May Wellness Challenge

May has arrived!  The rain has been pouring down in buckets here, but I (we all?) hope to see some turnaround in the near future.  The birds are loud and proud, the grass it nearly its greenest all year, and soon flowers will be in full bloom.  Along with these changes in nature, schools let out soon, schedules change, and mindsets shift to beach/ pool/ outdoor activities. 

Now that I've gotten my yoga training, I've been approached concerning how to achieve what some people call a "beach body."  Though I am no expert on the subject, plus I really don't love the beach (70 SPF sunscreen!), I have a few ideas to get this goal in action.

I'm thinking a Month of May Challenge is in order.  You can take it or leave it [or, like my Gram says, "like it or lump it"].  It consists of a few key elements and making time each day for your goal.  I am not guaranteeing anything in terms of how you may look at the conclusion of May, but I do strongly believe you will feel better than you had previously.  (And who doesn't want all kinds of that?!)  If you already do all of the aspects of the challenge, simply beef them up a little to meet your needs.

If you aren't currently involved in a workout or wellness regimen, I recommend you speak with your doctor before diving into one.  Once you feel comfortable, you can start slow, but the challenging aspect is to start.  You don't have to tell anyone what you're doing, although for some people it is more encouraging and motivational to have the accountability.  If you have a friend or family member to do it with you, that can be even better than just telling someone.  The key is to decide on a reasonable, realistic, and achievable goal and work to attain it.  Sounds simple, but it can certainly be challenging.

Below are a few starting points for you to consider.  This is by no means a whole list of what you could do for yourself, but if you make these positive changes, imagine how great you'll feel by June!  The point of the challenge is to encourage you to feel good in your body.

May Wellness Challenge:

- Drink water.  For some of us this in and of itself is a challenge. Shifting to warmer temperatures has resulted in a shift in the water your body needs.  Have you gotten cramps in the last few weeks?  Some of my yoga students have had foot cramps in class and one contributor is insufficient water intake.  If you go week by week, just aim to get more this week than last until you are up to your desired amount in the final week of the month.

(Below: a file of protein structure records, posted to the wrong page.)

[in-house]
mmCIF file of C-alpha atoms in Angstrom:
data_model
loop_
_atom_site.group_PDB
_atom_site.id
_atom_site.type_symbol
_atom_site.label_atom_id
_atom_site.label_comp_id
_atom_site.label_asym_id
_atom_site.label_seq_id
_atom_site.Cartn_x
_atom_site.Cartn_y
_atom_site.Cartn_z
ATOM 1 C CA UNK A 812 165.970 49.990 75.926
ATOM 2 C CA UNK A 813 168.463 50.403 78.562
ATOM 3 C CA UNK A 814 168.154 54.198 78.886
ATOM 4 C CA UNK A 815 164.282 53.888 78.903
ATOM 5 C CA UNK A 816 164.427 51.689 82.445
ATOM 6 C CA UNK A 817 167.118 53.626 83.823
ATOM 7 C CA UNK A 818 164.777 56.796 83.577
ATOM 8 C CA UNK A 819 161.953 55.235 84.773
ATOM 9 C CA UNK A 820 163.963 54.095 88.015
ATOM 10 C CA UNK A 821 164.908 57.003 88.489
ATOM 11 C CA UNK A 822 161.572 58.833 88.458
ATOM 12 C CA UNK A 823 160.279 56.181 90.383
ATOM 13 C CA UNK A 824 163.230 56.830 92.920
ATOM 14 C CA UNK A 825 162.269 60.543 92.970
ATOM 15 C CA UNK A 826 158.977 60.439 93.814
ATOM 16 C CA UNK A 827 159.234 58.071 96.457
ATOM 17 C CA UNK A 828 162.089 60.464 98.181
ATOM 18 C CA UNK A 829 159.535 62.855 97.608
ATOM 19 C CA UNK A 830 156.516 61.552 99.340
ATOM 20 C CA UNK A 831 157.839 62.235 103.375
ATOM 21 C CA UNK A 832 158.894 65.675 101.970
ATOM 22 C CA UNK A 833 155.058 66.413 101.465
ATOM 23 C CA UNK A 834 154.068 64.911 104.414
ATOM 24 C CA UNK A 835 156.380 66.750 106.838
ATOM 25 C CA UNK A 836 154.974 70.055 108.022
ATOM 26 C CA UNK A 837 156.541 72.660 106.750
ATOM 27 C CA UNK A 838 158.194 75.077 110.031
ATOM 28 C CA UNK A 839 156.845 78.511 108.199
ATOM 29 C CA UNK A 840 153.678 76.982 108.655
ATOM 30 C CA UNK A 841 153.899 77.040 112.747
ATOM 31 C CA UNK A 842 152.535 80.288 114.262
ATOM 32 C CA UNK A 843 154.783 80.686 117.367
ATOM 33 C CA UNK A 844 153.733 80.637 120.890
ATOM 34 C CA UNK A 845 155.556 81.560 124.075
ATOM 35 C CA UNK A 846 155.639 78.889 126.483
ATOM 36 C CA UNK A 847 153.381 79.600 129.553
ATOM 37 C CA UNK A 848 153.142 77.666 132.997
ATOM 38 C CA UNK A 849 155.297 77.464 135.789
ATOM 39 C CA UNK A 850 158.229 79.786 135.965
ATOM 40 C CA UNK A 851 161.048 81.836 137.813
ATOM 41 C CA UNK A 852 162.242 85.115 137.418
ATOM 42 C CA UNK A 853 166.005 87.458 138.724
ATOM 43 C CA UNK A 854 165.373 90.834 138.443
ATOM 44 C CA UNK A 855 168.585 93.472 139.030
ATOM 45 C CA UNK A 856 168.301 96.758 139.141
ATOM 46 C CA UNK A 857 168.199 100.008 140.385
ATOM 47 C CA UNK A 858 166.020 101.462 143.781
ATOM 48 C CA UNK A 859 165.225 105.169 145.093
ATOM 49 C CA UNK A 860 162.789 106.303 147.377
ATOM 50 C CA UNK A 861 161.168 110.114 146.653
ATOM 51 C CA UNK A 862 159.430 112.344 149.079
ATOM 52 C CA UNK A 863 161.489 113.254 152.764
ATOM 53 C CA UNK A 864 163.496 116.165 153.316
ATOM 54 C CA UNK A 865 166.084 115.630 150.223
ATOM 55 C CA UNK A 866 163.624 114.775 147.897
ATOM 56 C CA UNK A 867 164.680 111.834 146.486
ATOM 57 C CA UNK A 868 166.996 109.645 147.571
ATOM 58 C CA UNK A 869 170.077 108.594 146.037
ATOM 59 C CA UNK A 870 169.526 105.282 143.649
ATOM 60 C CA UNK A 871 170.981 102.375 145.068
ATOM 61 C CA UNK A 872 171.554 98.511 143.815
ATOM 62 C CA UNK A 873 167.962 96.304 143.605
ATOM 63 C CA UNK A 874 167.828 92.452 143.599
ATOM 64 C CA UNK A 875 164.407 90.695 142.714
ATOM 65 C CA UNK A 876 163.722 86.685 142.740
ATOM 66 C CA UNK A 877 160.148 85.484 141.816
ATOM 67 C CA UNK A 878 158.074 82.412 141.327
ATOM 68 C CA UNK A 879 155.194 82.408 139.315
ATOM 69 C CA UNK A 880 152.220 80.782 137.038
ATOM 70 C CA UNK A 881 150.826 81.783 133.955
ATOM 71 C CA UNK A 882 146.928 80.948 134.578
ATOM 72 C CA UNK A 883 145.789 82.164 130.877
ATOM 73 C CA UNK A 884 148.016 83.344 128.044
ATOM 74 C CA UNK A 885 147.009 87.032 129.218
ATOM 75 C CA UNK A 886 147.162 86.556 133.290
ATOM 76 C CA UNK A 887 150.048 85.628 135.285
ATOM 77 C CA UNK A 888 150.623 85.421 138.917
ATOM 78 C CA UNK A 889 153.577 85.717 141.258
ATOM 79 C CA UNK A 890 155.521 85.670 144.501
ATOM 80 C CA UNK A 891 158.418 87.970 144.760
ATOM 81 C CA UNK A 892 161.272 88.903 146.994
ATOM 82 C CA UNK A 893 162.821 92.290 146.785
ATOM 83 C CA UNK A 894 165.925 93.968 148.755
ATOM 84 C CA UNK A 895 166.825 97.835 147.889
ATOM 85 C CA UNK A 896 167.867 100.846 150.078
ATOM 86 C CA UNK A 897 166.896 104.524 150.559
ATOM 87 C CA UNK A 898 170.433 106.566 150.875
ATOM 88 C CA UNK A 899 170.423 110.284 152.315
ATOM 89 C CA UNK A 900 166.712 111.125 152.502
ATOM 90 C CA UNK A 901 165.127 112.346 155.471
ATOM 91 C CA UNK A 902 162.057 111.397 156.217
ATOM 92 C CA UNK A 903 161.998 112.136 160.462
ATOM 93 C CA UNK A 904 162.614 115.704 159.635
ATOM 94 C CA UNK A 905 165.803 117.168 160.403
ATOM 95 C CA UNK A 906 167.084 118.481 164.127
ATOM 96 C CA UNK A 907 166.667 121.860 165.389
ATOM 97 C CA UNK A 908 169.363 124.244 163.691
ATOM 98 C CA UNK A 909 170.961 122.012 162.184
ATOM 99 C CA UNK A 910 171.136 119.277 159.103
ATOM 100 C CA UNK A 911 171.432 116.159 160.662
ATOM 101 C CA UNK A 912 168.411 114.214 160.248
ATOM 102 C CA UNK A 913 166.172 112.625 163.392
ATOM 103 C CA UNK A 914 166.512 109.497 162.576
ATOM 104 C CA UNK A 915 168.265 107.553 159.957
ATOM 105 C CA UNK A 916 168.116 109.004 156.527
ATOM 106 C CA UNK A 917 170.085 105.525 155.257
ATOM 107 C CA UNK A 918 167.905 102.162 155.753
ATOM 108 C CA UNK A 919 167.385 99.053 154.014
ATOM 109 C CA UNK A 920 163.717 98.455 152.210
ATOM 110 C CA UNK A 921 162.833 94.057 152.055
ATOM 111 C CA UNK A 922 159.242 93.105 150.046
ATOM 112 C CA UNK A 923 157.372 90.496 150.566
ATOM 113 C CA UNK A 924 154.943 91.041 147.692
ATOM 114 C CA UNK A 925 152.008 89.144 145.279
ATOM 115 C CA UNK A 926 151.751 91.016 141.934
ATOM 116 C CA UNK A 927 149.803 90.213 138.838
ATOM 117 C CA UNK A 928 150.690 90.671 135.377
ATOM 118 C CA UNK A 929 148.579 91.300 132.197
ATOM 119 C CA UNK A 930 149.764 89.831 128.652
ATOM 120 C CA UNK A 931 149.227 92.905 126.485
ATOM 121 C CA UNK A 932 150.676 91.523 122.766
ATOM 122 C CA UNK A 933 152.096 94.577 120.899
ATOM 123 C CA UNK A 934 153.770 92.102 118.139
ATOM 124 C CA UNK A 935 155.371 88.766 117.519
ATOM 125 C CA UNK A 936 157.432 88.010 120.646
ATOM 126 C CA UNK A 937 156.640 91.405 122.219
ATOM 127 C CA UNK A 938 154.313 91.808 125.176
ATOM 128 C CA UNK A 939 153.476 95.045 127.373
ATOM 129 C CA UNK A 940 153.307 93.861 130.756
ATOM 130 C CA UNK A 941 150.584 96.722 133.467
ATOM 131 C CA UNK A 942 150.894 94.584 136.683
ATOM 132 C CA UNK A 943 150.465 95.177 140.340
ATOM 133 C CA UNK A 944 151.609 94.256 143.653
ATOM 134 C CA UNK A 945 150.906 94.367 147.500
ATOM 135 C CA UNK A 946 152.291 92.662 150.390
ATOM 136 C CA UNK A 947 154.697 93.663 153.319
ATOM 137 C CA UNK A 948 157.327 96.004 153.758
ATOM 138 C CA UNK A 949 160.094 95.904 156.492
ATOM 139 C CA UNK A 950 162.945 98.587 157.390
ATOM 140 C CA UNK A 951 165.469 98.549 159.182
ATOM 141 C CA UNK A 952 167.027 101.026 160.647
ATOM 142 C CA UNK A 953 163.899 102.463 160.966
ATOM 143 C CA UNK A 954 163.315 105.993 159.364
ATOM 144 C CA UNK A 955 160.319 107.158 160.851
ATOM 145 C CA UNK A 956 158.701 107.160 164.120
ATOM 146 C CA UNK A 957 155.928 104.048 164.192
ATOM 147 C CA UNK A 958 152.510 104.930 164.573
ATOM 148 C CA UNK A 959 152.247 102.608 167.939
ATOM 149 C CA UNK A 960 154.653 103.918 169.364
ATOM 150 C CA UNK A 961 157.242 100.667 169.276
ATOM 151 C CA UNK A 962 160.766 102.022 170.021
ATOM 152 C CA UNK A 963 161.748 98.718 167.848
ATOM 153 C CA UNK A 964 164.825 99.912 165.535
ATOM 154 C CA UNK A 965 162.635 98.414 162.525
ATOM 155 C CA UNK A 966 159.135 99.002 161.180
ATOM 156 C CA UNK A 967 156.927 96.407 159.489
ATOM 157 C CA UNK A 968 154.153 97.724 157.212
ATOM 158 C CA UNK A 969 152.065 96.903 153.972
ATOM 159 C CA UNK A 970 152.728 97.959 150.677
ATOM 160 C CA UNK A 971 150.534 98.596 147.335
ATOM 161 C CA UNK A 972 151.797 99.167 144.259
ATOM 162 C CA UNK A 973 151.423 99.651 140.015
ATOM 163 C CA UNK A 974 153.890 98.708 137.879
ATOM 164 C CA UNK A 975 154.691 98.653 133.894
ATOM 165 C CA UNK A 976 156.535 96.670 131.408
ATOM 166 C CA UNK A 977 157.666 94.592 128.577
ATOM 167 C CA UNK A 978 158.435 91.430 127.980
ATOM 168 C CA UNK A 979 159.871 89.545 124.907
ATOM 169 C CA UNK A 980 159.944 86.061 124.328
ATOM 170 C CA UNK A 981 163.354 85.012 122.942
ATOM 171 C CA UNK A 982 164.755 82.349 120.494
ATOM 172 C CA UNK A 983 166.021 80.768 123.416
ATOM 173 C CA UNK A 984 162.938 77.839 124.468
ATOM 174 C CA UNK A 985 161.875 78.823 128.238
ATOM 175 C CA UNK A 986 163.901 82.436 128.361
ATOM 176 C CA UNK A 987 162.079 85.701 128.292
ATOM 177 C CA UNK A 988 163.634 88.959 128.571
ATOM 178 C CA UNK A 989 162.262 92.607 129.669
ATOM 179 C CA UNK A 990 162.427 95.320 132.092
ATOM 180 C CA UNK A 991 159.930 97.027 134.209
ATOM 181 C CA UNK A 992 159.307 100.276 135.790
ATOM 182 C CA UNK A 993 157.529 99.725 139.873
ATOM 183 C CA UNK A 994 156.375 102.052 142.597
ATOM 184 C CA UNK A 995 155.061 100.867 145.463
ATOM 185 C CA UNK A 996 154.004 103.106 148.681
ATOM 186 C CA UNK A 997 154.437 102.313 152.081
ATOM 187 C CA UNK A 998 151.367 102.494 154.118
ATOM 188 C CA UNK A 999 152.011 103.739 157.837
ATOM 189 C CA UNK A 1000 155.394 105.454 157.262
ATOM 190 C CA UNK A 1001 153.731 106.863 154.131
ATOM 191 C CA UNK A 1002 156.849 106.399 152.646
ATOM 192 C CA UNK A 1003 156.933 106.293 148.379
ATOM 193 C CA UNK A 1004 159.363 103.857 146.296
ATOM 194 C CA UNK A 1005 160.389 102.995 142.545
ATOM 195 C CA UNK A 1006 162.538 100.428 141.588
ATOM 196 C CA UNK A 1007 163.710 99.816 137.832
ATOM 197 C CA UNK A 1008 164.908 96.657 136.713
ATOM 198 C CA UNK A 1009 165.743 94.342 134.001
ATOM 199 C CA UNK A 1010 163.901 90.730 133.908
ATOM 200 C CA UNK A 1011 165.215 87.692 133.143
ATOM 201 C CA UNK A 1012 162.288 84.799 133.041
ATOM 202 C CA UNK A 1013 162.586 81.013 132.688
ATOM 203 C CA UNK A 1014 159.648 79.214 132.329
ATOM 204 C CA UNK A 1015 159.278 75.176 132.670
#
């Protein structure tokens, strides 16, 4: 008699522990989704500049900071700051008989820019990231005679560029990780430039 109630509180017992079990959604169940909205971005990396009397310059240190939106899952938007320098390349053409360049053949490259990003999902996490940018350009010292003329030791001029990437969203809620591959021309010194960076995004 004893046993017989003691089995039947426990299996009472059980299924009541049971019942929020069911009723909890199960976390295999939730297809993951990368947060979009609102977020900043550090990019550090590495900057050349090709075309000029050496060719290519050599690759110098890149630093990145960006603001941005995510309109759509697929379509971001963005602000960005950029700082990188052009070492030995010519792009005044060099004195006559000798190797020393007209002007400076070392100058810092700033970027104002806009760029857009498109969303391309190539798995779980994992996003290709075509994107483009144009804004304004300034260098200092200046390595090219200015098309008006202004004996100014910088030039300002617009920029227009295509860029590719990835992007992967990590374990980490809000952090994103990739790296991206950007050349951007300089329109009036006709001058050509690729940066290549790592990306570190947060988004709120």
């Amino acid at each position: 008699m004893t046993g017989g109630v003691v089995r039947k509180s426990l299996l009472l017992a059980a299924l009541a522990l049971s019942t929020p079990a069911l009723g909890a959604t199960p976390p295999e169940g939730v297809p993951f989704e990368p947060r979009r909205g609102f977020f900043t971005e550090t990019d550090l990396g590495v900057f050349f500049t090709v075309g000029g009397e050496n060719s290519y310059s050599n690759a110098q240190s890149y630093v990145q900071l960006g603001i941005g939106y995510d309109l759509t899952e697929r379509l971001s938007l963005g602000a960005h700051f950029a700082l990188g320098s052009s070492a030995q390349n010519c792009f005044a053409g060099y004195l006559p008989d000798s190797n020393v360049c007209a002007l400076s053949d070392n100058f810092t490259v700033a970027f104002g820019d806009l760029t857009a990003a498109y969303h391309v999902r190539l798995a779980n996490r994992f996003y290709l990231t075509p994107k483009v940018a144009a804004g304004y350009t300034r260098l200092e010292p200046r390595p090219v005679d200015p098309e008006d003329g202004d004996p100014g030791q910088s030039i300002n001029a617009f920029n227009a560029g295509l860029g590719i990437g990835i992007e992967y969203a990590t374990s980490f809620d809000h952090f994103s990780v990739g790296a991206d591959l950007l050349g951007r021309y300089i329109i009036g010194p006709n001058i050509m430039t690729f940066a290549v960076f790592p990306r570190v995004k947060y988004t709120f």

If you don't enjoy the taste of "plain" water try seltzer water (one of my professors swears he drinks more water now than ever before since getting one of those Soda Stream machines--he just pumps the water with carbonation and omits the sweetener), unsweetened iced tea, or water with any of the following add-ins: sliced fruit (strawberries, lemon, lime, orange, blueberries, apples), sliced vegetables (cucumbers), or herbs (mint, rosemary).  Check out these posts from A Farm Girl's Dabbles and Cha Ching Queen for some delicious combinations (and pretty pictures!).

- Fruit & Veggie Up.  The hardest part of achieving almost any goal is beginning.  If you look at the month as an end goal, you can build up to where you want to go.  Although we all know we are what we eat, please do not go buy all vegetables and fruits tonight and let them rot in your fridge.  Instead, by simply making these a priority each day--even a thought, if they haven't been previously--you will make progress.

According to the Harvard School of Public Health, on average, Americans get only THREE servings of fruits and vegetables a day.  And that is combined fruits and vegetables!  The most recent daily recommended intake is between FIVE and THIRTEEN servings.  If you're at the "are French fries vegetables?" stage, aim for five.  Getting the fiber and nutrients from fruits and vegetables can help your body tremendously.  That same Harvard post tells us that a variety of diseases can be minimized or avoided altogether with increasing fruit an vegetable servings; "Eating plenty of vegetables and fruits can help you ward off heart disease and stroke, control blood pressure, prevent some types of cancer, avoid a painful intestinal ailment called diverticulitis, and guard against cataract and macular degeneration, two common causes of vision loss" (Harvard).  Also, check out the ChooseMyPlate website for more info and tools.